Sunday, February 24, 2013
Is Competition Right for Children? Some Thoughts
I've seen children on reality talent shows and think it's wrong. Children, especially young children, should be encouraged, motivated and praised. They should not be subject to judgments on the merits of their talents. They definitely shouldn't have to compete with adults. The desire to win the coveted crown and or prizes may derail a small child's self esteem and create issues with their self image and abilities. There are a few main reasons why I'm against children participating in talent shows:
According to psychologists and other experts reality shows for children are not a healthy concept. These children are under a lot of stress. The harsh comments of the judges at times can be difficult for them to handle. Adults, for the most part, are mature and can handle criticism and failure well, but children have still not reached that level of maturity.
They may take criticism or rude remarks very seriously. They may feel humiliated if they are given a negative comment on their performance on national television. In fact, adults themselves find it tough to handle the pressure of reality shows, so one can imagine how difficult it is for children.
The fear of rejection makes them put more pressure on themselves.
According to experts, children who participate in reality shows achieve sudden fame. Everybody knows them and suddenly they are in the limelight. When they are not in the limelight anymore and the fame suddenly fades away, they find it difficult to cope. Not every child is able to take it and it can result in deep frustration or depression.
Pressure by Parents
Many parents push their children to perform better. Sometimes the reason for pressurizing their kids to participate in the reality shows is the allurement of the big amount of prize money. There are many children who are either not talented enough to win, nor care about performing, but parents still push them to participate in rivalry and competition instead of just allowing them to have fun.
Parents should remember that their children's lives are their own. It's fine to appreciate your child's progress in dance class or to watch a child's face light up when he/she performs in a recital. But that talent alone doesn't define who a child is as a person. He/she should not be subjected to being judged on one aspect of him/her as a person. Compassion, kindness, helping others should be praised and encouraged as well.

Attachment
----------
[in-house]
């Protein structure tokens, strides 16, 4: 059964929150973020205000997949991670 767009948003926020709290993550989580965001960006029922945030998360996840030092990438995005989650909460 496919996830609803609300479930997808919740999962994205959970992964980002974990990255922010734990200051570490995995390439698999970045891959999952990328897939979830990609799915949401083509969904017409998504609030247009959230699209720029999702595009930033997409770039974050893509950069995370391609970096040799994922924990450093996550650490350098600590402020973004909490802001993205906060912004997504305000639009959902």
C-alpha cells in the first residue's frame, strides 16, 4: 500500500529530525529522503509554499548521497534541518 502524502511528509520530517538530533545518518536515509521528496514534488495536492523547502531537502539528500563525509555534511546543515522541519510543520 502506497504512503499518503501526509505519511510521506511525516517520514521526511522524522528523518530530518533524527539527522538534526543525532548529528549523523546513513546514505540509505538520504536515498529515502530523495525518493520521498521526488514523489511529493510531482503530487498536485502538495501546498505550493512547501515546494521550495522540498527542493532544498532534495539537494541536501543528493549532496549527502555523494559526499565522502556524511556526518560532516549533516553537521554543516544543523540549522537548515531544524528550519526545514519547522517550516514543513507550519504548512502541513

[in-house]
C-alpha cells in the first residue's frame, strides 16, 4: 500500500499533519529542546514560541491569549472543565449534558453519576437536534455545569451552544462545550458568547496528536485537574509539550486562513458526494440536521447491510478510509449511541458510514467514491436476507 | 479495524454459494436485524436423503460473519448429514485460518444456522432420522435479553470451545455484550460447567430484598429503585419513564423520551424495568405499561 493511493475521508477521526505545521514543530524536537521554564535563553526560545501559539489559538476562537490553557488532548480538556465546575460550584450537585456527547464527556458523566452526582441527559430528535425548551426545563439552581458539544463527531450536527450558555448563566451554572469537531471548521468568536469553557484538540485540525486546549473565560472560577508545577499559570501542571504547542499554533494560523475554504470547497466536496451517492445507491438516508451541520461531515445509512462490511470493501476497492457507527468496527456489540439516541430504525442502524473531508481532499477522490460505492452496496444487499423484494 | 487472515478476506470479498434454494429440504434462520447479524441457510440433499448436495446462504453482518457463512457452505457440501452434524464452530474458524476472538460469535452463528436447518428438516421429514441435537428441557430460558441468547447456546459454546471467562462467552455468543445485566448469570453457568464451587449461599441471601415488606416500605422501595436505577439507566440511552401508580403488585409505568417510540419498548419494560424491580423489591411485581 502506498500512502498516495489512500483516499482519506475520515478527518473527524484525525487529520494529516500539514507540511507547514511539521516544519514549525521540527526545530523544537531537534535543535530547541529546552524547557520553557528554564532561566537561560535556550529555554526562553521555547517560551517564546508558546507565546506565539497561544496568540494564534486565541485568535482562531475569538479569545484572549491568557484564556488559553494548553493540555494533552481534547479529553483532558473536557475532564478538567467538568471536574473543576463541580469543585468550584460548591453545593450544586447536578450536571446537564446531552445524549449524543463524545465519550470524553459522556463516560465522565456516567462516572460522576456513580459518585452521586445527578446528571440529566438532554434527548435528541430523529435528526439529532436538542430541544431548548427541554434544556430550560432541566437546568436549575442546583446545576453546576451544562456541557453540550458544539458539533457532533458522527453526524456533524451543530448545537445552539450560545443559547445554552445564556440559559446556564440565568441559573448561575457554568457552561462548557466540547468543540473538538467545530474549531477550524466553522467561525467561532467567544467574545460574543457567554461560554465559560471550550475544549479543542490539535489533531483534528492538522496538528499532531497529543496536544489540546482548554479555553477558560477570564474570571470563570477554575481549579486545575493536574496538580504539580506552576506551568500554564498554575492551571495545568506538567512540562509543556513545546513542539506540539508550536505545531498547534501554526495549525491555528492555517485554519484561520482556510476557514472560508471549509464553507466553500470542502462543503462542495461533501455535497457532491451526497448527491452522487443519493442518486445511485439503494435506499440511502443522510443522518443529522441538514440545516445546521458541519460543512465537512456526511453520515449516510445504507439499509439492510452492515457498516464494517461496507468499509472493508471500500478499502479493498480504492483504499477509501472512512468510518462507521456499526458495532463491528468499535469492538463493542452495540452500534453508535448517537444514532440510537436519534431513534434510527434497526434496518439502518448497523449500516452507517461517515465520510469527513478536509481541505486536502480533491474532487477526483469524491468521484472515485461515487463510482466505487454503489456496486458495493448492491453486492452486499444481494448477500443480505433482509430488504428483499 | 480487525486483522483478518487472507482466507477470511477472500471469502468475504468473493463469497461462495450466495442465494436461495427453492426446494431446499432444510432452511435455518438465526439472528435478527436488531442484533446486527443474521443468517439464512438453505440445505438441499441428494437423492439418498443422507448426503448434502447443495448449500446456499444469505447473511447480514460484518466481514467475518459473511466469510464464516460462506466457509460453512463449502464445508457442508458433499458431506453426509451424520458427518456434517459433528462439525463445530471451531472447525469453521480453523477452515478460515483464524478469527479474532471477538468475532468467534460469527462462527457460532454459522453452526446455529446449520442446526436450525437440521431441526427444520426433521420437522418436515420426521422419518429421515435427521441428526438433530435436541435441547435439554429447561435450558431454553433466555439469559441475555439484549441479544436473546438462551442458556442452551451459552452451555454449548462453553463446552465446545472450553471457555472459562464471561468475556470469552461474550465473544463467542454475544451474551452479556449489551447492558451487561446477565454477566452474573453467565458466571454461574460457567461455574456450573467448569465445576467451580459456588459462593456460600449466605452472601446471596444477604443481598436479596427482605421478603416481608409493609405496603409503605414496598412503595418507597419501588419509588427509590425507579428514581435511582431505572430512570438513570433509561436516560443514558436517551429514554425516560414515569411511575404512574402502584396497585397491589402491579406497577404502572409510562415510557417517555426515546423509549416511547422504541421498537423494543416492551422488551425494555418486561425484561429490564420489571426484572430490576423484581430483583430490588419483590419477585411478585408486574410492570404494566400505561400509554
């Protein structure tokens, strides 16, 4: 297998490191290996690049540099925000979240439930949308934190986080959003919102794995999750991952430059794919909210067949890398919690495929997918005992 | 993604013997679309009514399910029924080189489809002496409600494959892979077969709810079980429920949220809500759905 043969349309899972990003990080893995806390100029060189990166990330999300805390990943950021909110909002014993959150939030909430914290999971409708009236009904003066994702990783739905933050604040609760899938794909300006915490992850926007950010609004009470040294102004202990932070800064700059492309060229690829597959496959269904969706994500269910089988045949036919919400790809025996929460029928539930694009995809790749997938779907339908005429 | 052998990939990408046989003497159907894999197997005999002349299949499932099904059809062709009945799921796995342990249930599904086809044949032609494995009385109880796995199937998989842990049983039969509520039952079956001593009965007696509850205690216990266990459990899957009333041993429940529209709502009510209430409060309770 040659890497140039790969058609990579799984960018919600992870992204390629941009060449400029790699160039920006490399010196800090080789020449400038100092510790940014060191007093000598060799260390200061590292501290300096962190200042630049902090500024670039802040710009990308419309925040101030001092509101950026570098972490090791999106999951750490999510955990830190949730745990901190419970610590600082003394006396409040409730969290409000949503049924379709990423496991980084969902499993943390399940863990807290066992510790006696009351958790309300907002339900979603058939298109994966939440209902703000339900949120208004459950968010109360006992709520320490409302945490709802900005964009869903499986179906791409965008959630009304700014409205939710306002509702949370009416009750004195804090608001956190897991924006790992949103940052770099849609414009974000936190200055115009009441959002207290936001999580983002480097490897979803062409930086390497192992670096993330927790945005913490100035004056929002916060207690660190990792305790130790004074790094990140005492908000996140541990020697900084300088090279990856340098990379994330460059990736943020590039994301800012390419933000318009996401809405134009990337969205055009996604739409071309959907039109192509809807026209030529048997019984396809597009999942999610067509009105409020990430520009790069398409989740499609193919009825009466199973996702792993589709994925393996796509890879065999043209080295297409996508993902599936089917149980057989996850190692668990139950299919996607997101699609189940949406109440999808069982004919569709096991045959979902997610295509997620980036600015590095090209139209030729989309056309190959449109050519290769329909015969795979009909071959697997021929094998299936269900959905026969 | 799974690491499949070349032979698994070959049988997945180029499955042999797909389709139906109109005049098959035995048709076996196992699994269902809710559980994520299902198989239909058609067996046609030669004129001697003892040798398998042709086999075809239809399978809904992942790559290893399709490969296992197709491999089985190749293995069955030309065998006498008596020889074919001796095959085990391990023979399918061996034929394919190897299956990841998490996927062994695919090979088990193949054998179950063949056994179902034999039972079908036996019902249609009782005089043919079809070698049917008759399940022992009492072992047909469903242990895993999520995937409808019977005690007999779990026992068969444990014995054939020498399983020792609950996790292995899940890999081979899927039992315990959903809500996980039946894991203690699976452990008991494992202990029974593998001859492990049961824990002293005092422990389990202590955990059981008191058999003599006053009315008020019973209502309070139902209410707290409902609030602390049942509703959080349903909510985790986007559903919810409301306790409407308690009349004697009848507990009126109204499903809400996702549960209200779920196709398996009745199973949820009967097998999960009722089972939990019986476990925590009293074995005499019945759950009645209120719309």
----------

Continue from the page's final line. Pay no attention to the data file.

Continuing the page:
Effects of Reality Shows on Children
There is endless amount of practice required in reality shows. The long hours of practice and rehearsals can become very physically and mentally tiring. Often, children's school work and friendships suffer due to dedicating time to learning and perfecting show routines.
As mentioned earlier, The pressure on someone to go out and perform and be judged, often very critically judged, is enough to make adults turn into bundles of stress. Parents do not seem to understand what they are teaching their children by encouraging participation in these kind of events. It is damaging to their self-esteem and gives them an unrealistic vision of what is important in life.
Another negative influence of these shows is the imitation of adult dance moves and emotions like (flirting, sensuous or raunchy moves) on grooving Bollywood songs by kids making them lose their innocence. It’s the innocence and childish behavior that attracts people the most towards them. But projecting such emotions encourages them to enter the adult world sooner, a world in which they're emotionally not equipped to handle.
How can parents help children?
They can look at their own behavior and reasons for wanting their children to participate. And remember that you serve as a role model. If you place value on doing the best that you can, not giving up on something you care about because it's important to YOU, not anyone else, doing what you truly enjoy, so will they. All children should be given the freedom to be just children. Pushing them to do what you think they're capable of won't work. Be patient and supportive in your efforts to polish their skills, but give them plenty of time to play and experience the simple things in life that children find so interesting and fulfilling. Let children discover their own talents and goals and develop them at their own pace. They and you will be the better for it.